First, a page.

To any reggae, ska, dancehall or bass lovers out there, or to anyone who is looking for music that is a little bit different and haven’t heard of Major Lazer before – I would highly recommend checking out their music. Trust me, no matter how good it sounds on your iPod, it sounds a million times better live. If you ever get the chance, don’t miss out on seeing these guys. I can’t wait to see what they do next!




Review: Sub Focus – why I will never understand the point of a mosh pit…

Sub Focus at UEA, picture by Jade Mynott

After a lot of excitement and plenty of waiting impatiently for October 26 to come around, I finally headed to the University of East Anglia, in Norwich, to see Sub Focus perform live for the second time. Now I absolutely LOVE Sub Focus, his music is exactly the type of drum and bass, dubstep and house combination that drives me wild when I hit the dance floor and often separates me from my friends who are not quite so excited by dance music.

Luckily going to Hideout Festival earlier this summer helped introduce me to some new raving buddies, while reinforcing for me how cool my current ones were – when going to gigs like these and planning to rave all night it is VERY important to choose pals that can keep up and will be with you until the very end of the night.

From left, clockwise, DJ Mark Malle, myself, Jade Mynott, Lizzie Russell and Vikki Kinnear

From left, Piers Walton, my boyfriend and his housemate Mark Wolverson, and myself – the three best Lil’s

I was partying with my number one raving buddy and boyfriend, Mark Wolverson, his housemate, Piers Walton, DJ Mark Malle and Vikki Kinnear – The original Hideout Festival crew, and two new additions in Jade Mynott and Lizzie Russell. All of us are big music-lovers and most of us prefer dance music and often attend nights like these whether at Fabric in London, Warehouse Project in Manchester, or anywhere else we can find – in fact some of us are currently making plans to go to Tomorrowland Festival in Belgium next summer.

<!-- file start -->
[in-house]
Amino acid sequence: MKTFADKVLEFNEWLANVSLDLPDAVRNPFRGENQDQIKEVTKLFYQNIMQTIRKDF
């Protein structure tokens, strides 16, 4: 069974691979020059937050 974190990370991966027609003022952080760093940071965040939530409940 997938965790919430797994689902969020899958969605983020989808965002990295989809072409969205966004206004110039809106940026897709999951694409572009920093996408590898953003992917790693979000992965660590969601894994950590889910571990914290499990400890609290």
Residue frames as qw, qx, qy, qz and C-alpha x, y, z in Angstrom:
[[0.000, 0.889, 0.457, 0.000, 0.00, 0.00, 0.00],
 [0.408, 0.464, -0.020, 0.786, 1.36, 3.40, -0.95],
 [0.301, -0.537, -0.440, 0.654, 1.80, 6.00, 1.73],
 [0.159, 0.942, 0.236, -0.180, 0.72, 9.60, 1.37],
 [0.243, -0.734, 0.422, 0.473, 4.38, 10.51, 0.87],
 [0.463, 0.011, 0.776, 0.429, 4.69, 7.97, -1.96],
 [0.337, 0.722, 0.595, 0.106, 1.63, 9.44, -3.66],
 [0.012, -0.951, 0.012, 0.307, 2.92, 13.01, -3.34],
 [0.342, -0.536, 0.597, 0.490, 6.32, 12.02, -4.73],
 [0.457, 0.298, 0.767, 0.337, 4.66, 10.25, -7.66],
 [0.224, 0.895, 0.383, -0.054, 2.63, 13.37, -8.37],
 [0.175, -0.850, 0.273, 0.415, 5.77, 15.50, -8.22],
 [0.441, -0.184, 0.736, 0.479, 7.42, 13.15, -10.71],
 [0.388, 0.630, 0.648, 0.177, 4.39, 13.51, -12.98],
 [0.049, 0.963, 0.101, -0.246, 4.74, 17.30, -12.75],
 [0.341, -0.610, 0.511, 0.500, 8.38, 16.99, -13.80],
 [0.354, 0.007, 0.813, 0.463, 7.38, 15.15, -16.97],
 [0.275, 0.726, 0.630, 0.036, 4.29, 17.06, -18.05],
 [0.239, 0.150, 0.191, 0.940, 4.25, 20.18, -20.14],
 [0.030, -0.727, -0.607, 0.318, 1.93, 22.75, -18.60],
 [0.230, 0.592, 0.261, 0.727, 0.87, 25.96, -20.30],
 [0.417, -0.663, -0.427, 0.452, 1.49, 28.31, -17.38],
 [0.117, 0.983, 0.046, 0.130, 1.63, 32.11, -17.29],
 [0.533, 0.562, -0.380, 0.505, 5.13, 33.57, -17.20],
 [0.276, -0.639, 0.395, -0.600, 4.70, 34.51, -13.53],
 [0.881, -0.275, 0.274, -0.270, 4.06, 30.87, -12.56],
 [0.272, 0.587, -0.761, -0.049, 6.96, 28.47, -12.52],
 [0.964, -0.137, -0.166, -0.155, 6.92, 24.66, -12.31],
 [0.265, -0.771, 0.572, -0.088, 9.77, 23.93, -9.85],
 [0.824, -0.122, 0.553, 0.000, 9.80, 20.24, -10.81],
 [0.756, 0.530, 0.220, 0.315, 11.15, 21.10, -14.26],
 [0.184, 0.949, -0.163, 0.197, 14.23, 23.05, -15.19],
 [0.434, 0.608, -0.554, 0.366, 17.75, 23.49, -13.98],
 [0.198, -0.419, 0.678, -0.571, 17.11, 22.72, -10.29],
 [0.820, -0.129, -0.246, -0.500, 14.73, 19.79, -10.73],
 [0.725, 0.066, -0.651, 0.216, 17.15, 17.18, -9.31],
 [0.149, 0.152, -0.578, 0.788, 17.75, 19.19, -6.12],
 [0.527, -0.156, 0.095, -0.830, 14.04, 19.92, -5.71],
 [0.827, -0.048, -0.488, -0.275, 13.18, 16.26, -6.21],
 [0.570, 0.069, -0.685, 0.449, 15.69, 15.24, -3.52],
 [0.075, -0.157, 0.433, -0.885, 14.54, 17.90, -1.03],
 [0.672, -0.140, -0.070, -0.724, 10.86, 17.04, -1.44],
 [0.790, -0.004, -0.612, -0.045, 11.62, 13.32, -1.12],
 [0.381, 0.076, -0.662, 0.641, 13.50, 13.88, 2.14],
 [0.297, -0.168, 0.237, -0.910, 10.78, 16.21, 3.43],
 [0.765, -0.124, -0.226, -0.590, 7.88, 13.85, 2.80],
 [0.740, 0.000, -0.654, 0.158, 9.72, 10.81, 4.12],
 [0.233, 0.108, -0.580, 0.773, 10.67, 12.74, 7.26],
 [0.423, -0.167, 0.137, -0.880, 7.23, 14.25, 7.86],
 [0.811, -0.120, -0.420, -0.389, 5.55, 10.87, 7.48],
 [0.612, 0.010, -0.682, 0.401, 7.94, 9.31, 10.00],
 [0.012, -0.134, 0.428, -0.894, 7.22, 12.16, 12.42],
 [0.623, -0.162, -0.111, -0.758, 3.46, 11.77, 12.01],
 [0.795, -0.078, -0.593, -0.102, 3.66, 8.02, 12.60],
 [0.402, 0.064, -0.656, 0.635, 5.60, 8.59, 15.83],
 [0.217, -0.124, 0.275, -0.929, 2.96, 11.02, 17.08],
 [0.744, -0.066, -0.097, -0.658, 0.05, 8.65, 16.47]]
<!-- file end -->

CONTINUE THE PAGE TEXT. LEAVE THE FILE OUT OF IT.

I have to be honest and say that although a huge Sub Focus fan, I was not as impressed with the release of Torus, preferring the massive banger tunes like Tidal Wave, Out the Blue and Could This Be Real which feature strong vocals to an incredible beat – all three are powerful songs in their own way and the reaction from the crowd when they were played said it all in terms of popularity.

I think that Torus is a bit of a grower, all of the songs sounded so much better live than they did when playing in my car, but still not up to the high quality I expected – I wonder if perhaps this is a sign that Nick Douwma is changing his sound with the times and is perhaps losing some of the qualities that I preferred about his music. I actually spoke to a couple of people later in the night who had been at the gig and they said a similar thing, that they were really impressed with the gig generally but that the quality of the music was not as they expected.

Despite this slight disappointment at the change in sound for Sub Focus, I have to say that I still have my favourite songs on the new album and amongst these are the obvious Out the Blue and Tidal Wave, but of the newer releases I also quite like Turn Back Time and You Make it Better – they certainly got me, and the rest of the crowd, dancing.

Jade Mynott, myself and Lizzie Russell at the gig

Despite my slight disappointment at some of the songs, I was very excited by the huge crowd that had turned out to see the gig and the incredible show delivered by Sub Focus. You could tell that the last time I saw him it was very early in his career compared to his success now – money had been poured into the performance which even featured a bit of a light show that dazzled and amazed the ravers as the twinkling spirals revolved – see top pic.

It was very impressive and the show led on very well from support act, Fred V & Grafix, who I managed to catch the last 20 minutes of – they were great and another pair of awesome DJs to add to my list of people I’ve seen. I love their remixes and often realise after that a great version of a song was actually mixed by them.